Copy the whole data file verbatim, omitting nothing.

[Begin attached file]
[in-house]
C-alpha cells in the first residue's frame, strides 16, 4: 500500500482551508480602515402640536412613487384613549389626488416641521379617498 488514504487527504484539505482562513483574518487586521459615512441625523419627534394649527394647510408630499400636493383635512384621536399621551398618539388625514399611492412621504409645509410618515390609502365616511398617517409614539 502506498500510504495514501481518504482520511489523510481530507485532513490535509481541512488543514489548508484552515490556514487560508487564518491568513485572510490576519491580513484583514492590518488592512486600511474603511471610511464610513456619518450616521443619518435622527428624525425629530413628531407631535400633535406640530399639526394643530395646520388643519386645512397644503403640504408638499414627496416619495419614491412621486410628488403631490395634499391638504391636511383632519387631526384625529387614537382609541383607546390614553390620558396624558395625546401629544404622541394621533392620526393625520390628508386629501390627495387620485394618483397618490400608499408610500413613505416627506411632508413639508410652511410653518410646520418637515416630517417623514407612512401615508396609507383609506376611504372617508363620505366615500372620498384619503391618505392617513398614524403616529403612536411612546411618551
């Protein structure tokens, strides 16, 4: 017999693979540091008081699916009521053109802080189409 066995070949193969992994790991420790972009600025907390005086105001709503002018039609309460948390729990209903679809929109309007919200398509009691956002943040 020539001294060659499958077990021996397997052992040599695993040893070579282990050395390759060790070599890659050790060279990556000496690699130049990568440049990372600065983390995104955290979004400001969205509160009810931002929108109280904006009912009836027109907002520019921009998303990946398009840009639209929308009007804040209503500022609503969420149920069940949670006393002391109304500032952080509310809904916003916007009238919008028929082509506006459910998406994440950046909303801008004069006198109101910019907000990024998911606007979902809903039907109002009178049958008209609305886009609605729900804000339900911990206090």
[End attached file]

[in-house]
C-alpha cells in the first residue's frame, strides 16, 4: 500500500482551508480602515402640536412613487384613549389626488416641521379617498 488514504487527504484539505482562513483574518487586521459615512441625523419627534394649527394647510408630499400636493383635512384621536399621551398618539388625514399611492412621504409645509410618515390609502365616511398617517409614539 502506498500510504495514501481518504482520511489523510481530507485532513490535509481541512488543514489548508484552515490556514487560508487564518491568513485572510490576519491580513484583514492590518488592512486600511474603511471610511464610513456619518450616521443619518435622527428624525425629530413628531407631535400633535406640530399639526394643530395646520388643519386645512397644503403640504408638499414627496416619495419614491412621486410628488403631490395634499391638504391636511383632519387631526384625529387614537382609541383607546390614553390620558396624558395625546401629544404622541394621533392620526393625520390628508386629501390627495387620485394618483397618490400608499408610500413613505416627506411632508413639508410652511410653518410646520418637515416630517417623514407612512401615508396609507383609506376611504372617508363620505366615500372620498384619503391618505392617513398614524403616529403612536411612546411618551
């Protein structure tokens, strides 16, 4: 017999693979540091008081699916009521053109802080189409 066995070949193969992994790991420790972009600025907390005086105001709503002018039609309460948390729990209903679809929109309007919200398509009691956002943040 020539001294060659499958077990021996397997052992040599695993040893070579282990050395390759060790070599890659050790060279990556000496690699130049990568440049990372600065983390995104955290979004400001969205509160009810931002929108109280904006009912009836027109907002520019921009998303990946398009840009639209929308009007804040209503500022609503969420149920069940949670006393002391109304500032952080509310809904916003916007009238919008028929082509506006459910998406994440950046909303801008004069006198109101910019907000990024998911606007979902809903039907109002009178049958008209609305886009609605729900804000339900911990206090």